But CNN’s not alone. The New York Times, the Washington Post, all of these anonymous sources. This story on the Russian meddling or collusion story, it’s all now demonstrated to be bogus? It was all made up? Where is the apology? Where are the mea culpas? Where is the press apologizing to its own audience for misleading them and getting it wrong? Why isn’t that more damaging to them than criticism of them is?

Why is their own work product when it is pathetic and irresponsible and just plain wrong, why isn’t that stated as the reason they are in trouble, instead of trying to blame it on the president criticizing them? But the real thing is, where did this idea derive that they are immune from being criticized, that to criticize the press is somehow to attack freedom? When it is an institution where people in it make their bones destroying people. It’s called speaking truth to power, and it’s called being a watchdog. And it’s called making sure that people with power do not use it in corrupt ways over the defenseless population.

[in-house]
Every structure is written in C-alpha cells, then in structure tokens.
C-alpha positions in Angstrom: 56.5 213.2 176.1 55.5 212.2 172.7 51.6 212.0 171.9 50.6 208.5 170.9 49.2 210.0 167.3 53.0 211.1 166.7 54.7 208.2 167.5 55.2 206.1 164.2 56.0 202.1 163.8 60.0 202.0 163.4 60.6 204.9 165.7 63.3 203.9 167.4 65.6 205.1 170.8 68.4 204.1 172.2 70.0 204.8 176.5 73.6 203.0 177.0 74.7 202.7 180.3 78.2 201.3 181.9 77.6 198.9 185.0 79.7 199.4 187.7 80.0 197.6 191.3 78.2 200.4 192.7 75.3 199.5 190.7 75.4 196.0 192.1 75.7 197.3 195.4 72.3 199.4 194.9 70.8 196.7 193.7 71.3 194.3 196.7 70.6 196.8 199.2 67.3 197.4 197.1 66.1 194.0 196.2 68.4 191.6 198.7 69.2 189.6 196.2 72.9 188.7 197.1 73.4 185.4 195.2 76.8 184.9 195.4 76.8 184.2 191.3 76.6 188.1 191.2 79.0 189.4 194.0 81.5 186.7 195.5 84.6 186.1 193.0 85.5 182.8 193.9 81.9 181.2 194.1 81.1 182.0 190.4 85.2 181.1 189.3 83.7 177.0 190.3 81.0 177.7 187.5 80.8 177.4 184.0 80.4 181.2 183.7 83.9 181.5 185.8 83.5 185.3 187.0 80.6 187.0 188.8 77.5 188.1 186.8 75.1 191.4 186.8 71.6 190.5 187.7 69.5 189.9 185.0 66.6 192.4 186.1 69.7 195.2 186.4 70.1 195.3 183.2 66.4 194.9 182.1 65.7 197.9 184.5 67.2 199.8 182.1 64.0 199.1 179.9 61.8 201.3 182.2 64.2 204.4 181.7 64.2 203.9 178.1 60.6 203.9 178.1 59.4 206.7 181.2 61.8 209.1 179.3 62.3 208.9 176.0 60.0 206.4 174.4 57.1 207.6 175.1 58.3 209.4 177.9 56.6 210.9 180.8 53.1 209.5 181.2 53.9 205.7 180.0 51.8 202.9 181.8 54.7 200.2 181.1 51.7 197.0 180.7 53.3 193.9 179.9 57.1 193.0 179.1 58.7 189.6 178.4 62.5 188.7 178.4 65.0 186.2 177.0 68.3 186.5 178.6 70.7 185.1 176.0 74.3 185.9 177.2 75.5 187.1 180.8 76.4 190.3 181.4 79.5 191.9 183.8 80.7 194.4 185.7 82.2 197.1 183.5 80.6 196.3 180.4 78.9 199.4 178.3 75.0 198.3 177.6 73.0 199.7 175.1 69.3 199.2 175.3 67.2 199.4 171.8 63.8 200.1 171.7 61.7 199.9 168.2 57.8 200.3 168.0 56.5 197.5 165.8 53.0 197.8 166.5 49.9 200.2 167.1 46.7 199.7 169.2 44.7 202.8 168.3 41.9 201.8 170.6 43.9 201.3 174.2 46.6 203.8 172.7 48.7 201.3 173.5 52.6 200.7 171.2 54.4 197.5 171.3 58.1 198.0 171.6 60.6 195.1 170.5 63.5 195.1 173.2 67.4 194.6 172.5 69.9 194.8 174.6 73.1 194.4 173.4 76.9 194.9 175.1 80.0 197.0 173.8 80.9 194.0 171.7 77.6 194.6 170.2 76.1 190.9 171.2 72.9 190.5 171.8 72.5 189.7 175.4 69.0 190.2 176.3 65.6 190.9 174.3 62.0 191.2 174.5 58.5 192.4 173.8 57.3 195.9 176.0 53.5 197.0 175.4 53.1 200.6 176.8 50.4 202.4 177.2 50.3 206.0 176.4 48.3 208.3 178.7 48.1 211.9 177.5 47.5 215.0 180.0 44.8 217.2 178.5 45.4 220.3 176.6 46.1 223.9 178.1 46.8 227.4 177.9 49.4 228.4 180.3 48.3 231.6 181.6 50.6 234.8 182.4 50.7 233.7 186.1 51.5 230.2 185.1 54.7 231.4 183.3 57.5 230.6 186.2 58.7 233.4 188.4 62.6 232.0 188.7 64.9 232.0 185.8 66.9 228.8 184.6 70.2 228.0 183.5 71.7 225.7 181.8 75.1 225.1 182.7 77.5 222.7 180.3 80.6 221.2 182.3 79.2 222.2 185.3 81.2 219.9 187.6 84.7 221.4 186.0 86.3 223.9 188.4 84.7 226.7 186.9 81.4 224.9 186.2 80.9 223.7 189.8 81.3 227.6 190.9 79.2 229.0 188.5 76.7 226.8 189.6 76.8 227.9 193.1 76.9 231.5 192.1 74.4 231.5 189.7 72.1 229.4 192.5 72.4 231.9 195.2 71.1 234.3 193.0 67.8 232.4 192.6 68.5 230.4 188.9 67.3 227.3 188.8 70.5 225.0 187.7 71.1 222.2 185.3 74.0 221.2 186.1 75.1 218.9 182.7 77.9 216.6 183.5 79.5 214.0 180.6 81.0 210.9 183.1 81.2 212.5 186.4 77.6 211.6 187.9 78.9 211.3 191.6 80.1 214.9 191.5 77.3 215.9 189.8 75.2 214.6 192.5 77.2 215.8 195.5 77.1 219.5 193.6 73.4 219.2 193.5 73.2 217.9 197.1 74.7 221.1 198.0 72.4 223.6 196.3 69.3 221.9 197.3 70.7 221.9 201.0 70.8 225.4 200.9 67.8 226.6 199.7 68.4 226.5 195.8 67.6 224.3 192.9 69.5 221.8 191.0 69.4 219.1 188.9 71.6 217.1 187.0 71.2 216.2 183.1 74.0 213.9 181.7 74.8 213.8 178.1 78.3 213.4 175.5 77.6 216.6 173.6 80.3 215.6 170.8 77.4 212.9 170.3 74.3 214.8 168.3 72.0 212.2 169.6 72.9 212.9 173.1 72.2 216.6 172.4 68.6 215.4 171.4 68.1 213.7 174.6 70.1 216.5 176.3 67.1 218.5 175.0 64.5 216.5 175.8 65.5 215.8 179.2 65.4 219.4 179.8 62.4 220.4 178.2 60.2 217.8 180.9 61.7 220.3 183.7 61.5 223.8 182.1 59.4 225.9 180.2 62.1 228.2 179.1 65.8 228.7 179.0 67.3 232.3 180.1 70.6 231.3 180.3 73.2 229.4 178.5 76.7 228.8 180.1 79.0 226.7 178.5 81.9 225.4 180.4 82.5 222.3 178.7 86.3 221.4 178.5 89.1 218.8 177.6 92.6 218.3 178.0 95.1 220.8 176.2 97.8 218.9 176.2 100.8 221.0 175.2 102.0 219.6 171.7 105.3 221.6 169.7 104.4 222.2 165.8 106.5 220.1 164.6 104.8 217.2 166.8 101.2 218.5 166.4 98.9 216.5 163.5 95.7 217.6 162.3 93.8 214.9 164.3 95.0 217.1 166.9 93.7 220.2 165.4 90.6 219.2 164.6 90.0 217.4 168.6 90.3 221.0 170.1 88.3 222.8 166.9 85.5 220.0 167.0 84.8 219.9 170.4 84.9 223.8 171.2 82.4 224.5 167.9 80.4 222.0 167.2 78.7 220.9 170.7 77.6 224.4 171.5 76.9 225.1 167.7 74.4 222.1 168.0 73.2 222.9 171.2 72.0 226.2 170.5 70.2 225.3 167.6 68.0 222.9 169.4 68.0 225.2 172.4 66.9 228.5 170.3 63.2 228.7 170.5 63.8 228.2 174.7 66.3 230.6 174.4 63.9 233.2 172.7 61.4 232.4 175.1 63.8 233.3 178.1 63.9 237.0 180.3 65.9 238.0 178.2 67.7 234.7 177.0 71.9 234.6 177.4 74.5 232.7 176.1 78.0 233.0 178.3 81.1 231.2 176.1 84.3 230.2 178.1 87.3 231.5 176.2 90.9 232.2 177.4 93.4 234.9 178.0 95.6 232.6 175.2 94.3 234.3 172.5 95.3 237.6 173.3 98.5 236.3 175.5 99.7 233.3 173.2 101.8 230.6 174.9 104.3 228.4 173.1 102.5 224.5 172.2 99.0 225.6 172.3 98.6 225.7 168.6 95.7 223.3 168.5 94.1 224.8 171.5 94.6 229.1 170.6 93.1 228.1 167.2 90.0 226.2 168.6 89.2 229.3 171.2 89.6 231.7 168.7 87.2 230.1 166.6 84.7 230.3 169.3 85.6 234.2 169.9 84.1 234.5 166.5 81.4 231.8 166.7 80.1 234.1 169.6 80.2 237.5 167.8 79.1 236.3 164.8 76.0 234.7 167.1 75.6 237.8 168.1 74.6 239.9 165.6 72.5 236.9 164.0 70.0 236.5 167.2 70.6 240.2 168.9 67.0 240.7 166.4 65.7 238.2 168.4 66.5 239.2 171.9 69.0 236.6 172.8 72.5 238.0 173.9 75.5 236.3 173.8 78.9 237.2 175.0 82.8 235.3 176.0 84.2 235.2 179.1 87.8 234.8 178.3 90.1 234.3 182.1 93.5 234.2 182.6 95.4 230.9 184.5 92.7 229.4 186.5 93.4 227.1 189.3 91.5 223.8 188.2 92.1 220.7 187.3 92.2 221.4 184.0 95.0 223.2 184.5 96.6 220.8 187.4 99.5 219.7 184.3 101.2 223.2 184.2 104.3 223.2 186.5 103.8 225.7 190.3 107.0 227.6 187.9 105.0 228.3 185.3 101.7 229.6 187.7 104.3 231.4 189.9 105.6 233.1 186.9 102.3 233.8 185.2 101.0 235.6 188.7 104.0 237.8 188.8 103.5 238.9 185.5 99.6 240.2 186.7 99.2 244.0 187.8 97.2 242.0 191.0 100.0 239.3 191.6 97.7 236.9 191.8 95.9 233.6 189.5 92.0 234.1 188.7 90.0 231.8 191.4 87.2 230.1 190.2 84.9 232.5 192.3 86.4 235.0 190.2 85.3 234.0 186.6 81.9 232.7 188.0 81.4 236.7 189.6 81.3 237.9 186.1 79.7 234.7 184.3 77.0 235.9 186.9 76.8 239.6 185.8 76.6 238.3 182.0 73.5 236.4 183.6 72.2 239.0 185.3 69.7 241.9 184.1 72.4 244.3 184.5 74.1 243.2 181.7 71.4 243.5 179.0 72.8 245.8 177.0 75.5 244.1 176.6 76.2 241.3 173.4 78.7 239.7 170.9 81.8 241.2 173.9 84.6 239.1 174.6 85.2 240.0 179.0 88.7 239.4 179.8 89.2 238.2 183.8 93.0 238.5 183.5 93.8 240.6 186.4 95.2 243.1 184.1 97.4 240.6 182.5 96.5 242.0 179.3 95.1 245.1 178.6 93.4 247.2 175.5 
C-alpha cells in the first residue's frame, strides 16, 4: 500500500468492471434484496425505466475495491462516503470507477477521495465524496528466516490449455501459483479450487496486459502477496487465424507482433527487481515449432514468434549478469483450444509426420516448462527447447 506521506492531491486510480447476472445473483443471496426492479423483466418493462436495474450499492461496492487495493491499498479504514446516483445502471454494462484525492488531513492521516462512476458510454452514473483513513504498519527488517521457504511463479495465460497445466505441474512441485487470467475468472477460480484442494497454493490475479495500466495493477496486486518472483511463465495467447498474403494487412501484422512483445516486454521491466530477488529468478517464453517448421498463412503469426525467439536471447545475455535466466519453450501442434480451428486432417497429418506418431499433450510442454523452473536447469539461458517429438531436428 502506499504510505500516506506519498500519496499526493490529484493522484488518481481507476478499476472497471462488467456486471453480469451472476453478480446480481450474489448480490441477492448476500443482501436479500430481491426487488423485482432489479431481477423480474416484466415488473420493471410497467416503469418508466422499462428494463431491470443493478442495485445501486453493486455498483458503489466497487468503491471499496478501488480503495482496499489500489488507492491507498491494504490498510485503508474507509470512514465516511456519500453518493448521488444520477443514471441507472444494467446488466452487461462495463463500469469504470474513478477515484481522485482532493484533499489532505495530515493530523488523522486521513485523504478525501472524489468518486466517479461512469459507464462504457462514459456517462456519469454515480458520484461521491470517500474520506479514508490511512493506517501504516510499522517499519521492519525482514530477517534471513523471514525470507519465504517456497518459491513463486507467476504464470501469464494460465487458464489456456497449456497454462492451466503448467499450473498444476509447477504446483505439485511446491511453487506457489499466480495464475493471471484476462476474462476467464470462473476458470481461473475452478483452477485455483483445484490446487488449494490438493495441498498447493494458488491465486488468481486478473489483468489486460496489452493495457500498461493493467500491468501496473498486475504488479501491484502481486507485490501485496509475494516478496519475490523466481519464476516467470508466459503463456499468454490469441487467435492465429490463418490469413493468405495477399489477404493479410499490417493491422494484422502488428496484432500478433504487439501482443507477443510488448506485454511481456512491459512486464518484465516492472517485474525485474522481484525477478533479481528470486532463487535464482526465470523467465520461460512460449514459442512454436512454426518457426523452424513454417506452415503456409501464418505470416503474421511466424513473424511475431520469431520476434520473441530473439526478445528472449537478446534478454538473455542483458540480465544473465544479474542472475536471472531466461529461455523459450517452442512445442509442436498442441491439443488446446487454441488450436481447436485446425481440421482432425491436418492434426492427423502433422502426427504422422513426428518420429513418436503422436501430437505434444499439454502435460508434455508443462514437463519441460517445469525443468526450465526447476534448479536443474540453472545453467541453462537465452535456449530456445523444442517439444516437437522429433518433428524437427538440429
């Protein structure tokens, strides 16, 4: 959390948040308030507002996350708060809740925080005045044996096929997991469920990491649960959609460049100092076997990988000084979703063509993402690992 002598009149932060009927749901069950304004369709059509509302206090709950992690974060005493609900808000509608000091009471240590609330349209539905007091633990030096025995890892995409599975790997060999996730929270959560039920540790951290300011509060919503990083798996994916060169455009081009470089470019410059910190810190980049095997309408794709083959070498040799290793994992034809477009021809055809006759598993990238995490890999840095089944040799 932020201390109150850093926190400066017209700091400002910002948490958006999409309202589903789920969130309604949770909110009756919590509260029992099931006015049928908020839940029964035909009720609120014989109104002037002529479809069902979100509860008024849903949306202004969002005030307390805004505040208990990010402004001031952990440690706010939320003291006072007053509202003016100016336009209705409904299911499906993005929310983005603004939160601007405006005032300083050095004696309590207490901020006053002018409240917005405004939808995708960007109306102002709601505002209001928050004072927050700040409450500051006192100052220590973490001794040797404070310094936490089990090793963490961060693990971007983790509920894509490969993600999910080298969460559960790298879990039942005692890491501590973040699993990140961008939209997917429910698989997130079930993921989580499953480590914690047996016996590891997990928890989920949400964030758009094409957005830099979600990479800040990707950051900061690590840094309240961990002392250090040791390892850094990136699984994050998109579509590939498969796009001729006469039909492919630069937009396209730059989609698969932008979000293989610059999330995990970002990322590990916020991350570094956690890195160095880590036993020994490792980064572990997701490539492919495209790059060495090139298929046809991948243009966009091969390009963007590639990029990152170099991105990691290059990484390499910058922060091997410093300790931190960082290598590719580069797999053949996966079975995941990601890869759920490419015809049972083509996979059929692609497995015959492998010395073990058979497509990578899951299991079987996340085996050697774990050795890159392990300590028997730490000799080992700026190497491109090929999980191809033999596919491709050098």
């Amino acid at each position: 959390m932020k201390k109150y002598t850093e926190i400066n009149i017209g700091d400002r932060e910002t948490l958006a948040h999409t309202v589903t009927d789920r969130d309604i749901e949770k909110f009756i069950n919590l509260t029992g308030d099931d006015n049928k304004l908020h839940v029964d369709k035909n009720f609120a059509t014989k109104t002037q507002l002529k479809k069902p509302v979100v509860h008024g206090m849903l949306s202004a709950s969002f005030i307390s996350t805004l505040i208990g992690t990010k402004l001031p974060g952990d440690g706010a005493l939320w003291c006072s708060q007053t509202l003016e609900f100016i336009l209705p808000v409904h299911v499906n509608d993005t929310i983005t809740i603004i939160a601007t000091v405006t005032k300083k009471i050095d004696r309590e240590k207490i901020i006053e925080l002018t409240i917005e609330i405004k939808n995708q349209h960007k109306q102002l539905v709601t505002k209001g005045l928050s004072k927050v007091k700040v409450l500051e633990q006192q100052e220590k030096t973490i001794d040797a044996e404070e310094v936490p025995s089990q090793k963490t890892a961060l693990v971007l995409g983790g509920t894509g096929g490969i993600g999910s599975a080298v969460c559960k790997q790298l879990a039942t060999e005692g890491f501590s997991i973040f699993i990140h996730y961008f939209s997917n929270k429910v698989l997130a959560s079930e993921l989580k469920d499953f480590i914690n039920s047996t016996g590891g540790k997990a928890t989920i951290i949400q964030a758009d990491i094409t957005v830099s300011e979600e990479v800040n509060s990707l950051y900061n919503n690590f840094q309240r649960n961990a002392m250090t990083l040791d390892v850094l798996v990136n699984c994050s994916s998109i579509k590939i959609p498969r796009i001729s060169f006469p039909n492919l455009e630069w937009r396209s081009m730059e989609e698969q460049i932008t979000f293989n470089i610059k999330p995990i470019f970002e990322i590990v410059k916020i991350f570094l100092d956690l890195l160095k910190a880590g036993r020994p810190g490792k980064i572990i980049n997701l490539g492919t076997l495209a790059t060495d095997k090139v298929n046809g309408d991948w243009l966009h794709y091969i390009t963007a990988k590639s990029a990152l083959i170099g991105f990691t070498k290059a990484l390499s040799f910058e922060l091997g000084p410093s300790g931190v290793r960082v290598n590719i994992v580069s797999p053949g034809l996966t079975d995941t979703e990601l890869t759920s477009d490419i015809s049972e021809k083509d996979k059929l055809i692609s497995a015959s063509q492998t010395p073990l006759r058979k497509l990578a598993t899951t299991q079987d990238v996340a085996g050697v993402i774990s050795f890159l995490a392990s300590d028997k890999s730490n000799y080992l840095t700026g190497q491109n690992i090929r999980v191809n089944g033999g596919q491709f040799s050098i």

And it works fine when Republicans are in office. There aren’t very many Democrats that have had power spoken to them. The press has become, in my estimation, the energetic and the intellectual leadership and organizer of the Democrat Party. That’s what I think has happened. I no longer think that it’s the media getting its cues from the Democrats. It’s the other way around.

You take a look. When Pelosi got that question from someone, “Why do you hate the president?” Look at what happened. That’s a standard, ordinary, everyday question. That was so unexpected, so uncalled for, and it was so not permissible. As far as the Democrats are concerned, you don’t have the right to be tough with them, and you don’t have the right to put them on the spot like that. And that question came from a journalist the Obama administration literally spied on, James Rosen, who used to work at Fox News.

I’m supposedly in the press. I’m supposedly in the media. But, man, I’m a target like other conservative Republican politicians are. I hit back at ’em. To me it’s all part of the daily process. But the idea that there are those among us immune from criticism and the targets of literal destruction are not permitted to call that out and to react to it? “You need a thicker skin. You need to realize that’s what the press does. You better find a way to get around it. Stop complaining about it.” That’s what we always hear, until Pelosi starts complaining. Then the press feels guilty.